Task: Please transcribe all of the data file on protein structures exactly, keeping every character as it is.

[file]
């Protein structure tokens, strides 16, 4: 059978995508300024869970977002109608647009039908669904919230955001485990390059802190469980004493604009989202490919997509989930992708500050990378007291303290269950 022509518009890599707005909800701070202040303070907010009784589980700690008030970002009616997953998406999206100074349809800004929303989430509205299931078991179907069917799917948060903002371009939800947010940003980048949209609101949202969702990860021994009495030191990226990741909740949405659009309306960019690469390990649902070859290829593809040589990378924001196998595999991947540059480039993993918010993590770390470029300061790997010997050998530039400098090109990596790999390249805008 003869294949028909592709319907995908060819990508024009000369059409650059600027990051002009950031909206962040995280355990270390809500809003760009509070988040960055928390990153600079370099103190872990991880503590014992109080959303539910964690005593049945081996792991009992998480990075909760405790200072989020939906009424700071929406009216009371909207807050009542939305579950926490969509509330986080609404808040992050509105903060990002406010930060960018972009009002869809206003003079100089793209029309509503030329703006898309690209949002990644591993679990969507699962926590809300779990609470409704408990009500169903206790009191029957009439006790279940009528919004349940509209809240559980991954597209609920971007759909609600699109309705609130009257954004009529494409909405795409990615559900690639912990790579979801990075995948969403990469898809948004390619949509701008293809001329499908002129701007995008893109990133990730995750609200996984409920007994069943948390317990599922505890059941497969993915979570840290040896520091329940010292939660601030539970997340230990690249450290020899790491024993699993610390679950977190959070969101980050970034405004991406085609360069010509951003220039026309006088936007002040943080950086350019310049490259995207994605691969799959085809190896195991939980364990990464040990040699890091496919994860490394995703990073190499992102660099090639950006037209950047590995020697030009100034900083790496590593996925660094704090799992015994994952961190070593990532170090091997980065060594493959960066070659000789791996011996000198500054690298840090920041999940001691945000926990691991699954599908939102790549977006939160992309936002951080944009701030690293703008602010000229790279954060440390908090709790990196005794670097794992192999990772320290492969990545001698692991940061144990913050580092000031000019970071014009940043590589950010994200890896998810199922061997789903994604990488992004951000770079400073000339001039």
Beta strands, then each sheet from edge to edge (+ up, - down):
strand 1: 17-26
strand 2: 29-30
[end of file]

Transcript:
């Protein structure tokens, strides 16, 4: 059978995508300024869970977002109608647009039908669904919230955001485990390059802190469980004493604009989202490919997509989930992708500050990378007291303290269950 022509518009890599707005909800701070202040303070907010009784589980700690008030970002009616997953998406999206100074349809800004929303989430509205299931078991179907069917799917948060903002371009939800947010940003980048949209609101949202969702990860021994009495030191990226990741909740949405659009309306960019690469390990649902070859290829593809040589990378924001196998595999991947540059480039993993918010993590770390470029300061790997010997050998530039400098090109990596790999390249805008 003869294949028909592709319907995908060819990508024009000369059409650059600027990051002009950031909206962040995280355990270390809500809003760009509070988040960055928390990153600079370099103190872990991880503590014992109080959303539910964690005593049945081996792991009992998480990075909760405790200072989020939906009424700071929406009216009371909207807050009542939305579950926490969509509330986080609404808040992050509105903060990002406010930060960018972009009002869809206003003079100089793209029309509503030329703006898309690209949002990644591993679990969507699962926590809300779990609470409704408990009500169903206790009191029957009439006790279940009528919004349940509209809240559980991954597209609920971007759909609600699109309705609130009257954004009529494409909405795409990615559900690639912990790579979801990075995948969403990469898809948004390619949509701008293809001329499908002129701007995008893109990133990730995750609200996984409920007994069943948390317990599922505890059941497969993915979570840290040896520091329940010292939660601030539970997340230990690249450290020899790491024993699993610390679950977190959070969101980050970034405004991406085609360069010509951003220039026309006088936007002040943080950086350019310049490259995207994605691969799959085809190896195991939980364990990464040990040699890091496919994860490394995703990073190499992102660099090639950006037209950047590995020697030009100034900083790496590593996925660094704090799992015994994952961190070593990532170090091997980065060594493959960066070659000789791996011996000198500054690298840090920041999940001691945000926990691991699954599908939102790549977006939160992309936002951080944009701030690293703008602010000229790279954060440390908090709790990196005794670097794992192999990772320290492969990545001698692991940061144990913050580092000031000019970071014009940043590589950010994200890896998810199922061997789903994604990488992004951000770079400073000339001039």
Beta strands, then each sheet from edge to edge (+ up, - down):
strand 1: 17-26
strand 2: 29-30